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“A Burst Of Dirty Thunder”: The Rise And Fall Of Grebo
Joe Banks , November 6th, 2021 09:40

Joe Banks speaks to Rich Deakin about his new book, Grebo! The Loud And Lousy Story Of Gaye Bykers On Acid And Crazyhead

Gaye Bykers On Acid, photo by Phil Nicholls

The mid-80s in Britain was not a great time for rock music. The excitement of the NWOBHM had long since burnt out, neo-prog had merely succeeded in producing Marillion’s mawkish ‘Kayleigh’, and first-wave goth had crashed with the apparent dissolution of the Sisters Of Mercy. The indie scene was increasingly inward-looking and parochial, feyly jingle-jangling or mumbling in a void, and the mainstream was caught in the toxic vapour trail of Live Aid and the ‘rock royalty’ it had helped to create: Queen, U2, Dire Straits et al… Believe me, I was there, and it was boring as hell.

But as is always the case, a new noise was bubbling up to fill the vacuum, a “burst of dirty thunder” as it was subsequently described. The very name of this ‘scene’ still invites derision, but Rich Deakin – author of the excellent Deviants and Pink Fairies’ history Keep It Together! – has grasped the nettle and written Grebo! The Loud And Lousy Story Of Gaye Bykers On Acid And Crazyhead, which celebrates two of the bands who kicked against this state of mundanity and attempted to inject some fun and excitement back into the British music scene.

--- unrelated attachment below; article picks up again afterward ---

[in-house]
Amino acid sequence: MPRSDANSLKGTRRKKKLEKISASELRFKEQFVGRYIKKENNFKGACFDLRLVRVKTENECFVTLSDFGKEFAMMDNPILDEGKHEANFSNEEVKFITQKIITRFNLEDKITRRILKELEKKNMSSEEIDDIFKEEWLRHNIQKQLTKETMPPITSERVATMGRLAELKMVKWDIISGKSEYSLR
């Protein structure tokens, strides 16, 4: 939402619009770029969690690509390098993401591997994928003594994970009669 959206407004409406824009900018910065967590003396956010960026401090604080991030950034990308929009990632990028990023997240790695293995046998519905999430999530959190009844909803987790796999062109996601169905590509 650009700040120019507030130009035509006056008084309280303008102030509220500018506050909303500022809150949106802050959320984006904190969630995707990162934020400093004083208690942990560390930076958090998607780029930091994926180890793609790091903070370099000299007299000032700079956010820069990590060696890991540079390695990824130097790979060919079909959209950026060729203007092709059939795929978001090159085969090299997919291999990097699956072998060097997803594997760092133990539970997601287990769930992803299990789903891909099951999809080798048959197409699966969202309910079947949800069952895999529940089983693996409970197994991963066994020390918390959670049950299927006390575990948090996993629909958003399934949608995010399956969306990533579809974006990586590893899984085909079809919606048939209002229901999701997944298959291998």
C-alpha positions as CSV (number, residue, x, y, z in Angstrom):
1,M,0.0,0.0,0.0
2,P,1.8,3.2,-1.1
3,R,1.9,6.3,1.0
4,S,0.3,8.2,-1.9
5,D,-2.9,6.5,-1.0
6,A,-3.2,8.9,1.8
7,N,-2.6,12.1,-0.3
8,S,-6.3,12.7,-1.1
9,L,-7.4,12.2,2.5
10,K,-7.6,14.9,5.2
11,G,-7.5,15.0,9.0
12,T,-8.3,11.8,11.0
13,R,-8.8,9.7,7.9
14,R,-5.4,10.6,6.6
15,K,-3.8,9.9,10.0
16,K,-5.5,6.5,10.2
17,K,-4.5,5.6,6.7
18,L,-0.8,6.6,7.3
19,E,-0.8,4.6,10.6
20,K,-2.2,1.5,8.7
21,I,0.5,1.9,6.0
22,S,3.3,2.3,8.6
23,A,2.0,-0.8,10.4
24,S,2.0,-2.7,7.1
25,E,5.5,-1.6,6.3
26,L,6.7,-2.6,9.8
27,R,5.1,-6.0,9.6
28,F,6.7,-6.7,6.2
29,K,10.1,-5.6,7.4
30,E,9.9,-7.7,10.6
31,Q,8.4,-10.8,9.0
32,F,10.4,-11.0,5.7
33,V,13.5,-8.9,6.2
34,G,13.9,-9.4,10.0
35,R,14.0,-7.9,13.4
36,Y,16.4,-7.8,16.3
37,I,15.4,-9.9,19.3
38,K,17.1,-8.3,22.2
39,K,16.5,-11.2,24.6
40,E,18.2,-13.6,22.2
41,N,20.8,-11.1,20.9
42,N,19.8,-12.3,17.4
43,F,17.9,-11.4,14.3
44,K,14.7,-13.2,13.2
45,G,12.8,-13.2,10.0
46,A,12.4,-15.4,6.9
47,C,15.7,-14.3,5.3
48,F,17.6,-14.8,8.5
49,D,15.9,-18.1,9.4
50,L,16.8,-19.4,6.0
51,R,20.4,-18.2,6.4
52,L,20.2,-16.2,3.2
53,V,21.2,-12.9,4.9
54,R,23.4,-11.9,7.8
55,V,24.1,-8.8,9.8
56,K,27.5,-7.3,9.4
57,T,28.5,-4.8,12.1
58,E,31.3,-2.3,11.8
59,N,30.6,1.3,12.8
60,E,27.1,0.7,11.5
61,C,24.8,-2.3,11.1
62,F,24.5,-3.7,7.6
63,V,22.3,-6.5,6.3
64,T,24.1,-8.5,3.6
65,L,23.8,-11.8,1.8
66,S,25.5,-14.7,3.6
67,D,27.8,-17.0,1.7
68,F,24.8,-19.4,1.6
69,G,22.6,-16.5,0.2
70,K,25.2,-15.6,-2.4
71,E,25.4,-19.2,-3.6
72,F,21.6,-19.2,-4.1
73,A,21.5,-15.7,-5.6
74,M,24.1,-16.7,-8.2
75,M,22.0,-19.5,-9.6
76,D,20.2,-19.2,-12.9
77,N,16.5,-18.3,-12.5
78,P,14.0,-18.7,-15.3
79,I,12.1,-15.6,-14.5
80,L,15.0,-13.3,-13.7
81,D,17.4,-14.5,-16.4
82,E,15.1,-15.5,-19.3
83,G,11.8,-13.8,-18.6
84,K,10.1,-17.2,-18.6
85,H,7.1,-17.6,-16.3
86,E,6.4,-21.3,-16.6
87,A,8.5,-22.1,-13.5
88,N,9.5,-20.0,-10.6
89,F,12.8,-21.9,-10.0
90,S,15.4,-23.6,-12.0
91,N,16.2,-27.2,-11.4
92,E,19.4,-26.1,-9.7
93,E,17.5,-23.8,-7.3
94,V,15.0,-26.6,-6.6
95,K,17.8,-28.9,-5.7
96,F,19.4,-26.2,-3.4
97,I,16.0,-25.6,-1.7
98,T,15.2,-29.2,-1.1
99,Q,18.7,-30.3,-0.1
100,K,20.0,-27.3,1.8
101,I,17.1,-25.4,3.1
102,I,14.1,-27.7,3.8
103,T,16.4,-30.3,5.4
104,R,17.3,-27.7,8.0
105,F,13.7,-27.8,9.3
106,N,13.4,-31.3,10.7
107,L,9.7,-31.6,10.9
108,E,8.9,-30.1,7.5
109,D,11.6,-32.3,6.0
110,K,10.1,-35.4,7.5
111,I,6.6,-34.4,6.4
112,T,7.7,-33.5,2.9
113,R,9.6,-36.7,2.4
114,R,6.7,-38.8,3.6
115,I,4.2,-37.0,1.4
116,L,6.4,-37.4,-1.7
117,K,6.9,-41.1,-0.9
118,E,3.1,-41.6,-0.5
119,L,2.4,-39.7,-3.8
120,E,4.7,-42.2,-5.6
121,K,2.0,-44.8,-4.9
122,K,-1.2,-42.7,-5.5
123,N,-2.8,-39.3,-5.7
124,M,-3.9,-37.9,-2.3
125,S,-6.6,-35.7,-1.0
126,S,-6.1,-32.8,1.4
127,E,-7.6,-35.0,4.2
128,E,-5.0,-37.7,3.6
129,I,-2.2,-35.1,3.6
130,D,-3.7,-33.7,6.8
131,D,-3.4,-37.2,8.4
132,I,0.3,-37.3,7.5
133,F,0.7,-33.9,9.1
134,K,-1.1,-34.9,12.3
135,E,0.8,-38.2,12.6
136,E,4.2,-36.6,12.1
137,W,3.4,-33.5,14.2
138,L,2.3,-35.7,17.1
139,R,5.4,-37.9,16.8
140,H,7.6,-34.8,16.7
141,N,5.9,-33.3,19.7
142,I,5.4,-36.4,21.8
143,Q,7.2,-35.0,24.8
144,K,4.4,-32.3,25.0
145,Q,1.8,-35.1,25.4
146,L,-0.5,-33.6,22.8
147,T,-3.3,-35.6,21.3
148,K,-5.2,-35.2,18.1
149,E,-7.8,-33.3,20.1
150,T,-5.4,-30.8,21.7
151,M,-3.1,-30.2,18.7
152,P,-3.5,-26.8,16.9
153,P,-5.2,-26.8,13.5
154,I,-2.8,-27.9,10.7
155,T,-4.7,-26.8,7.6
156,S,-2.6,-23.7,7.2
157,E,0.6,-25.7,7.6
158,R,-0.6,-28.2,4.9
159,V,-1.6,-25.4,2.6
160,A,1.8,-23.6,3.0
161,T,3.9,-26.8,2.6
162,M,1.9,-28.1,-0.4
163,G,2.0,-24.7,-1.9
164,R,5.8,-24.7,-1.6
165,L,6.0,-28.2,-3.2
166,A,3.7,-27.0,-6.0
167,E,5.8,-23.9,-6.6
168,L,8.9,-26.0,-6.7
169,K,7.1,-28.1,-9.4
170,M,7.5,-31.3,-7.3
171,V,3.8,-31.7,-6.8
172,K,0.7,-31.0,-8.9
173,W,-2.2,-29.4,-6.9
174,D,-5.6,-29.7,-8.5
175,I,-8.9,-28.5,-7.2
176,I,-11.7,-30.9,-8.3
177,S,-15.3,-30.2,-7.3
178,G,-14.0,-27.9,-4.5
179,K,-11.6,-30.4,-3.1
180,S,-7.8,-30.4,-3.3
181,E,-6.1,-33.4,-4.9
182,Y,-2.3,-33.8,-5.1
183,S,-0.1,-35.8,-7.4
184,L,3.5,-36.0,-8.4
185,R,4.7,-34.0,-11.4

Gaye Bykers On Acid and Crazyhead both came from Leicester, and had grown up together in the same pubs and clubs, but other than a shared love of making a racket, they didn’t actually sound that much alike. GBOA had the more ridiculous name, were pathological piss-takers, and plied a pop/punk take on the space rock of Hawkwind and the hallucinogenic post-hardcore of Butthole Surfers; Crazyhead combined the high energy attack of Motörhead and The Stooges with the rough melodic nous of the classic Nuggets garage bands.

However, they had plenty of other things in common. For a start, they both looked like proper bands. The Bykers favoured a thrift store Mad Max look, fatigued multicoloured threads and crappy dreadlocks, while Crazyhead adopted a more traditional leathers and black jeans image. And there was something wonderfully cartoonish about them at a time when comics were breaking big – 2000AD was at its peak, with spin-offs Crisis and Deadline just around the corner, Alan Moore had emerged as a graphic novel guru, and practically everyone read Viz (a Simon Thorp caricature of Crazyhead even featured in its hallowed pages). Oh, and they were both fantastic live.

The two bands burnt brightly for eighteen months or so, each releasing a couple of tremendous, indie chart-busting singles while gazing out from the front covers of the music press. Yet their reversal of fortune was swift and harsh. Undergoing trial by major label, both delivered over-produced, underwhelming debut albums, and the press moved on with indecent haste.

Crazyhead cartoon by Simon Thorp

But they deserve to be remembered for those singles alone: for GBOA, the wired psychedelic stomp of ‘Everythang’s Groovy’ and the shouty electro punk of ‘Nosedive Karma’ (and its brilliant B-side ‘Delirium’); for Crazyhead, the brain-pummelling rush of ‘What Gives You The Idea That You’re So Amazing Baby?’ and the acerbic rockabilly of ‘Baby Turpentine’ (which features another great B-side, a cover of Sonny & Cher’s ‘Bang Bang’).